Although you get several times as much energy back from fuel as is used in the refining process, that's cancelled by the poor thermal efficiency of internal combustion engines - between 25% and 35%. With an electric vehicle, something like 90% of the energy stored in the battery actually goes to driving the vehicle although there's some loss in the charging process too.

Edited by Sofa Spud on 20/09/2020 at 13:04

Energy firms want the right to switch off electric - Bromptonaut

https://www.autoexpress.co.uk/electric-cars/353209/energy-firms-want-right-switch-electric-cars-charging-home

That link doesn't bear out the OP's assertion that the powers sought are contrary to the aim of moving to electric cars. I suspect another example of the phenomenon I've commented on before where, like grief or major change at work, people are at an early stage (denial) in the process of working through that change.

My read of it is that Smart Meter technology in its next iteration might have the capacity the control individual household circuits where those supply high demand devices. The operators of the National Grid and the generation companies would like the authority to use that facility where they need to shed load to prevent the grid from failing. This would be an emergency measure to prevent widespread cut offs as happened last year when two generators failed at same time. Electric cars are quoted as an example of high demand devices along with electric central heating.

If your car is on charge and it drops out for an hour in the evening peak it'll still be fully charged tomorrow morning.

Energy firms want the right to switch off electric - Engineer Andy

https://www.autoexpress.co.uk/electric-cars/353209/energy-firms-want-right-switch-electric-cars-charging-home

That link doesn't bear out the OP's assertion that the powers sought are contrary to the aim of moving to electric cars. I suspect another example of the phenomenon I've commented on before where, like grief or major change at work, people are at an early stage (denial) in the process of working through that change.

My read of it is that Smart Meter technology in its next iteration might have the capacity the control individual household circuits where those supply high demand devices. The operators of the National Grid and the generation companies would like the authority to use that facility where they need to shed load to prevent the grid from failing. This would be an emergency measure to prevent widespread cut offs as happened last year when two generators failed at same time. Electric cars are quoted as an example of high demand devices along with electric central heating.

If your car is on charge and it drops out for an hour in the evening peak it'll still be fully charged tomorrow morning.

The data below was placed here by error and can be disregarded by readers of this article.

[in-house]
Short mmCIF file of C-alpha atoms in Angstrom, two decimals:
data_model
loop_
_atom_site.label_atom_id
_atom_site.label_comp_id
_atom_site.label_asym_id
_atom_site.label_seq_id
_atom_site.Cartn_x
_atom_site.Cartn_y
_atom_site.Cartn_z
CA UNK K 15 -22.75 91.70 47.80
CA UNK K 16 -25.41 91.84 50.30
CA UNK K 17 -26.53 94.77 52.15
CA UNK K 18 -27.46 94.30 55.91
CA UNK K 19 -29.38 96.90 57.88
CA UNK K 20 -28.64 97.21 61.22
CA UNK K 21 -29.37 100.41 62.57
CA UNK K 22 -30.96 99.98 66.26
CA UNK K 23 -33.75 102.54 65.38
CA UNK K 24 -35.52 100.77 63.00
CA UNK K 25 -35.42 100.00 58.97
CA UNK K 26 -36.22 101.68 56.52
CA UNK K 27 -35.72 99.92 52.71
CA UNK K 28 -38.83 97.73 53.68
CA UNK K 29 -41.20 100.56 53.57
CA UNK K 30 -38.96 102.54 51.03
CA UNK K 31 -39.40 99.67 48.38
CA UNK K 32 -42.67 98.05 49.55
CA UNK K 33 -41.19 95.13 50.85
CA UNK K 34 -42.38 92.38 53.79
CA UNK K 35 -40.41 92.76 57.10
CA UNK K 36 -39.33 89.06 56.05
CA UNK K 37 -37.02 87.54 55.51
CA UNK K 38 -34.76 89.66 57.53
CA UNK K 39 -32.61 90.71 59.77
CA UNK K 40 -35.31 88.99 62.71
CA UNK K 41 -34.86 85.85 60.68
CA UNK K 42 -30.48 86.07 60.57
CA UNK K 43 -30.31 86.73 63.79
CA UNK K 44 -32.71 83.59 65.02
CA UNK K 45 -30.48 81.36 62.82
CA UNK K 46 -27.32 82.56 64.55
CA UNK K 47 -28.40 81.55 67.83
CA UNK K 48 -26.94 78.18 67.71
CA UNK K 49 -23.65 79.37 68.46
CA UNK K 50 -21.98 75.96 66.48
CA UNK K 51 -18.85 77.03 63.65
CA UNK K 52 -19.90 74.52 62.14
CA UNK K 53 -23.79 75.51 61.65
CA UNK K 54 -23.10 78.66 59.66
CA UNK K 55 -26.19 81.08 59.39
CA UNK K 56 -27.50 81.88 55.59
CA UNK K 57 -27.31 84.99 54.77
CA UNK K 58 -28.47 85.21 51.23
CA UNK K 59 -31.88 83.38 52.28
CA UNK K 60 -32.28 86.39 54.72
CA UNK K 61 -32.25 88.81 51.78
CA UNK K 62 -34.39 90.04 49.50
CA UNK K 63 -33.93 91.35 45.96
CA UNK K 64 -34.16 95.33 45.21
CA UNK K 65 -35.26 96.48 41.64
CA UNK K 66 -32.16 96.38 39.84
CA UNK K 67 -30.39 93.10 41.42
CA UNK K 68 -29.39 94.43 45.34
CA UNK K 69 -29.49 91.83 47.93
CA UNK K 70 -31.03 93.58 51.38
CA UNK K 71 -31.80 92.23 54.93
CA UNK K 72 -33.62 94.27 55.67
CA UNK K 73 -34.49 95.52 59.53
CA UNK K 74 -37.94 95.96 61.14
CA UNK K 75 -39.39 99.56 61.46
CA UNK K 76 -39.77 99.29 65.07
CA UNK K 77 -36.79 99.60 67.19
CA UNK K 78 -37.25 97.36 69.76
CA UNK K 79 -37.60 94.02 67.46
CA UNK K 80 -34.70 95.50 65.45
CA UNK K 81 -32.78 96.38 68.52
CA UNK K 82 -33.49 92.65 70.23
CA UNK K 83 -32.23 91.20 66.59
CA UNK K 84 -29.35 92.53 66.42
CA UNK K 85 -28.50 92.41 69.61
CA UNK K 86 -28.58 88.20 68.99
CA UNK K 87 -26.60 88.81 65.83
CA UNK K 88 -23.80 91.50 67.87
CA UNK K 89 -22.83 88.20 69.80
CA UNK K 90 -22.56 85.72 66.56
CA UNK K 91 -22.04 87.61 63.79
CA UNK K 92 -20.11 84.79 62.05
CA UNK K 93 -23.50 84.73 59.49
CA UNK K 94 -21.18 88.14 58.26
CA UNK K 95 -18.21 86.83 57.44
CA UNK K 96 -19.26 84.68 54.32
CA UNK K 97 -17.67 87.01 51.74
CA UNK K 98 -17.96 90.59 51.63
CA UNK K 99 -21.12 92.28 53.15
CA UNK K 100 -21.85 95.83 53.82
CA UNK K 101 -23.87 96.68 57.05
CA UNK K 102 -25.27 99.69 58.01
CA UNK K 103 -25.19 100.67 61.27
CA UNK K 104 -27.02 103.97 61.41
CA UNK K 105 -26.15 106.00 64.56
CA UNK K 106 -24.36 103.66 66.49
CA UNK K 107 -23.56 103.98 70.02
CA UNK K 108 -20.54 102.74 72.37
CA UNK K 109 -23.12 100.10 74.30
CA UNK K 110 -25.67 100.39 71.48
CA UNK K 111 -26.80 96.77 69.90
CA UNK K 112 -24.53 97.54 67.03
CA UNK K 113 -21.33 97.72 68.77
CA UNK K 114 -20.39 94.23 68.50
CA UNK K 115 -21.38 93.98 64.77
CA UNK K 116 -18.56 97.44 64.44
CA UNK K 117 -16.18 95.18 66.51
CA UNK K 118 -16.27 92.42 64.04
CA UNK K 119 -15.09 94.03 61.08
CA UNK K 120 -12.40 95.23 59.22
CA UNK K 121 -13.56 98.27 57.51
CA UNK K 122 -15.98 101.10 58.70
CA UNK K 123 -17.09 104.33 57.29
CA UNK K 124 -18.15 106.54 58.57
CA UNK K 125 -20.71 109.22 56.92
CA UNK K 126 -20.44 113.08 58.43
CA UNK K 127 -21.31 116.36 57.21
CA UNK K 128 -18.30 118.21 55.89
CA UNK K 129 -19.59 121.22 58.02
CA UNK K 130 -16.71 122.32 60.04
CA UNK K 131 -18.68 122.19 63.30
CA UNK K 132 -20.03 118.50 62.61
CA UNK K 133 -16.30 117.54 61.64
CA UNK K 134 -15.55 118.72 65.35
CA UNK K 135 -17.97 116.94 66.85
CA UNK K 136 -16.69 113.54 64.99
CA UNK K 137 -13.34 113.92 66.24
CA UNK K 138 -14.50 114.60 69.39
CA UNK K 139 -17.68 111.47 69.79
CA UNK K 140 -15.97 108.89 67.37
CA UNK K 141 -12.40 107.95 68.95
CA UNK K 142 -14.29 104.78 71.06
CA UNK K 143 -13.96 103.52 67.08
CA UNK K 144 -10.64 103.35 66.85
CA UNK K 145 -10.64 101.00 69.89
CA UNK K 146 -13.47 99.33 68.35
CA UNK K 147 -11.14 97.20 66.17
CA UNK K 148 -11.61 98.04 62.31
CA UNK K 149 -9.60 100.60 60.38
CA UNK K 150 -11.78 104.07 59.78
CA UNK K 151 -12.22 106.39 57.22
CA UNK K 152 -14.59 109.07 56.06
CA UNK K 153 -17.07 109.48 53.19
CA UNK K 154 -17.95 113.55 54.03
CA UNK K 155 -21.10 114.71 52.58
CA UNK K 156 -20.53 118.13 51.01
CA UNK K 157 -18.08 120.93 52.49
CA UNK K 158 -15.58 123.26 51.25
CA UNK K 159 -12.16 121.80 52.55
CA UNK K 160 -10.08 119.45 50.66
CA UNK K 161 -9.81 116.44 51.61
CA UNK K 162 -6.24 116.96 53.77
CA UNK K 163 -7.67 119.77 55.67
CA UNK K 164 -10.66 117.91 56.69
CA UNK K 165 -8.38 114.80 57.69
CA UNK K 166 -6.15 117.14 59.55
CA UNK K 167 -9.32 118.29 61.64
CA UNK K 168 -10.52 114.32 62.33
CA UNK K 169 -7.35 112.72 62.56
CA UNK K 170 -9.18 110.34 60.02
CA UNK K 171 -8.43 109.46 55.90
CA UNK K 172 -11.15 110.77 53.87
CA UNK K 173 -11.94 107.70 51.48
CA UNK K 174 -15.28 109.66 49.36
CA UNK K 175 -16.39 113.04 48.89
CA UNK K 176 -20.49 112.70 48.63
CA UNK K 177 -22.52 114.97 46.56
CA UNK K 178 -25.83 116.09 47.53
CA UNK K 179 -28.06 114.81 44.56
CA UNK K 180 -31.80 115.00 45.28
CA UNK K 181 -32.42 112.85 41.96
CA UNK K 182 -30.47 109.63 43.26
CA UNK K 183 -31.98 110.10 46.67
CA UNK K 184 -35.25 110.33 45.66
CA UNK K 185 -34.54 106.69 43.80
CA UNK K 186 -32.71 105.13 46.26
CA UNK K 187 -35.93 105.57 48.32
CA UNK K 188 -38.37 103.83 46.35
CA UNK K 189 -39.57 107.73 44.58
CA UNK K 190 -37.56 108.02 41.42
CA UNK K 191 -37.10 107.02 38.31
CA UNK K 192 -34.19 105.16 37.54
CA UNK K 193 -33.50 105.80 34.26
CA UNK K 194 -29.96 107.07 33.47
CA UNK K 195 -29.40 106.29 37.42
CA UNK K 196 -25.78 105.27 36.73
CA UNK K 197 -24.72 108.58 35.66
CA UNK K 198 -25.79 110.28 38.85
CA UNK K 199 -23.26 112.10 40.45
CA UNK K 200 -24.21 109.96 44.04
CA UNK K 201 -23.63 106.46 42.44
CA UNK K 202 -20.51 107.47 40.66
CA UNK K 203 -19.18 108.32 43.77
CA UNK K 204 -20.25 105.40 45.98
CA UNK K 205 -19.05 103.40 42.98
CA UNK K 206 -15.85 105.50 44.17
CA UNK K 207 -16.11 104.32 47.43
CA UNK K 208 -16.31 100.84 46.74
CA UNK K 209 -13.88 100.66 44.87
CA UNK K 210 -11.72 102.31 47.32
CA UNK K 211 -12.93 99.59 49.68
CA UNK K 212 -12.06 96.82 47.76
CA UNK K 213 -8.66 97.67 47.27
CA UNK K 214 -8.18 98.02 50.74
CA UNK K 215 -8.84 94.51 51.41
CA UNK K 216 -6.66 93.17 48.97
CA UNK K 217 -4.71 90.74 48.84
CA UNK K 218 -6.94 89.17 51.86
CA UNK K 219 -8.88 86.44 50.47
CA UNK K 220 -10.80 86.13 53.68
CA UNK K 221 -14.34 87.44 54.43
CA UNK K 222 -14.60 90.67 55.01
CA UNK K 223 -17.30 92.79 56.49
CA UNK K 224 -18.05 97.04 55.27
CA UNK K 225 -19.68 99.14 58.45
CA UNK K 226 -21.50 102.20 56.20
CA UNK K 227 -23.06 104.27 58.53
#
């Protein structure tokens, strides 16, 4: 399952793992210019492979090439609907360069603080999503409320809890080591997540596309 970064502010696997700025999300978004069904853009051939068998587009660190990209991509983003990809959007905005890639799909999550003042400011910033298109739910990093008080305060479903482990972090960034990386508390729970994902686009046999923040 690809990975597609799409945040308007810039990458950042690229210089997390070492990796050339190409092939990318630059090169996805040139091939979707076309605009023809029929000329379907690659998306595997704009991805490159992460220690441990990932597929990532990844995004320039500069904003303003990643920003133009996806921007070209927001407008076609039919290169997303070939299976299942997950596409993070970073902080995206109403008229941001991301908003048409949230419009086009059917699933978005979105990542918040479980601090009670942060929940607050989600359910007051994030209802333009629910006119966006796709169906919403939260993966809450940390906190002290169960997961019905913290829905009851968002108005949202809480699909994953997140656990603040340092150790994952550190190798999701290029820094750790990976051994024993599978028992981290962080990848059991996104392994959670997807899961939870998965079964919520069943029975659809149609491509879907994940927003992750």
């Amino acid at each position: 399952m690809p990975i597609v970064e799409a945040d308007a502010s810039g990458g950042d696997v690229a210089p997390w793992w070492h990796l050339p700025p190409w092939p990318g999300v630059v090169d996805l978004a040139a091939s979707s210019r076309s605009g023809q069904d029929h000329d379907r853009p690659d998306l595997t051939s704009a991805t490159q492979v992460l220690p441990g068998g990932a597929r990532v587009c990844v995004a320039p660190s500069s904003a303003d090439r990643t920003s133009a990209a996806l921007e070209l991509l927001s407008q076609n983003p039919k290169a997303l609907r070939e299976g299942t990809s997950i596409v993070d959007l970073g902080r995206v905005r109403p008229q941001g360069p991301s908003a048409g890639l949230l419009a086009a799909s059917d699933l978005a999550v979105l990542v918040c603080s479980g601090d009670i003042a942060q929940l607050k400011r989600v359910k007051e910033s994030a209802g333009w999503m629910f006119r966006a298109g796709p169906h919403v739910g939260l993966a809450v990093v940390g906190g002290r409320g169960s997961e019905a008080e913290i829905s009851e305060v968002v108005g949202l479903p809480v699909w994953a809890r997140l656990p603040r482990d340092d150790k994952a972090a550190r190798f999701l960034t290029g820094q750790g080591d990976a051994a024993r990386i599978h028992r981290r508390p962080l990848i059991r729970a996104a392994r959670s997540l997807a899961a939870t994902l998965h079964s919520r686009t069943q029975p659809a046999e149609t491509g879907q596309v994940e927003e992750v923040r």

Shed-loading is rather a blunt instrument, given that it cannot tell between the person using their hob/oven to cook food, boil a kettle, use a hairdrier or charge their EV.

I can't see how any meter would be able to differentiate - only the max load, which surely depends on the number of occupants and what they are doing than how crutial the specific devices that use electricity are. What happens if someone on home medical care has equipment that takes them 'over the top' of their allowance?

The terrible effects of shed-loading or similar power cuts are shown by the current situation in California, which has no excuse given they've known of their problems for decades.

My sources say that 'smart' (they aren't) meters are being advocated mainly so that variable charging can be implemented at peak times (via the back door) and so that non-payers can be disconnected without the need for a call-out.

Smart meters are a waste of time - all you need to do is know which devices at home or in your workplace use the most power: it's hardly difficult - you either read the manual, check online or make reasonable judgements based on the type of equipment, e.g.

Oven, fridge/freezer, elec hob, incandecent lights, air conditioning and larger forced air ventilation systems, commercial pumps, items with large motors, computer server systems (including cooling for them), photocopiers, electric heating, devices with significant heating elements, etc, etc, in addition to charging and EV.

Look at the kW (or multiply the Amps by 230V) rating and multiply that by the hours normally working per day then the kWh elec rate.

Or connect a meter to each device and measure each as they are used.

The main way we can save on electricity (especially if we can't afford to buy new products all the time) is to not leave lights on when we aren't in a room for a reasonable time (more than 30 sec to 2 mins), don't leave items on standby if not needed for operation and switch items off if you can when finished. Most people already have switched to low energy lightbulbs.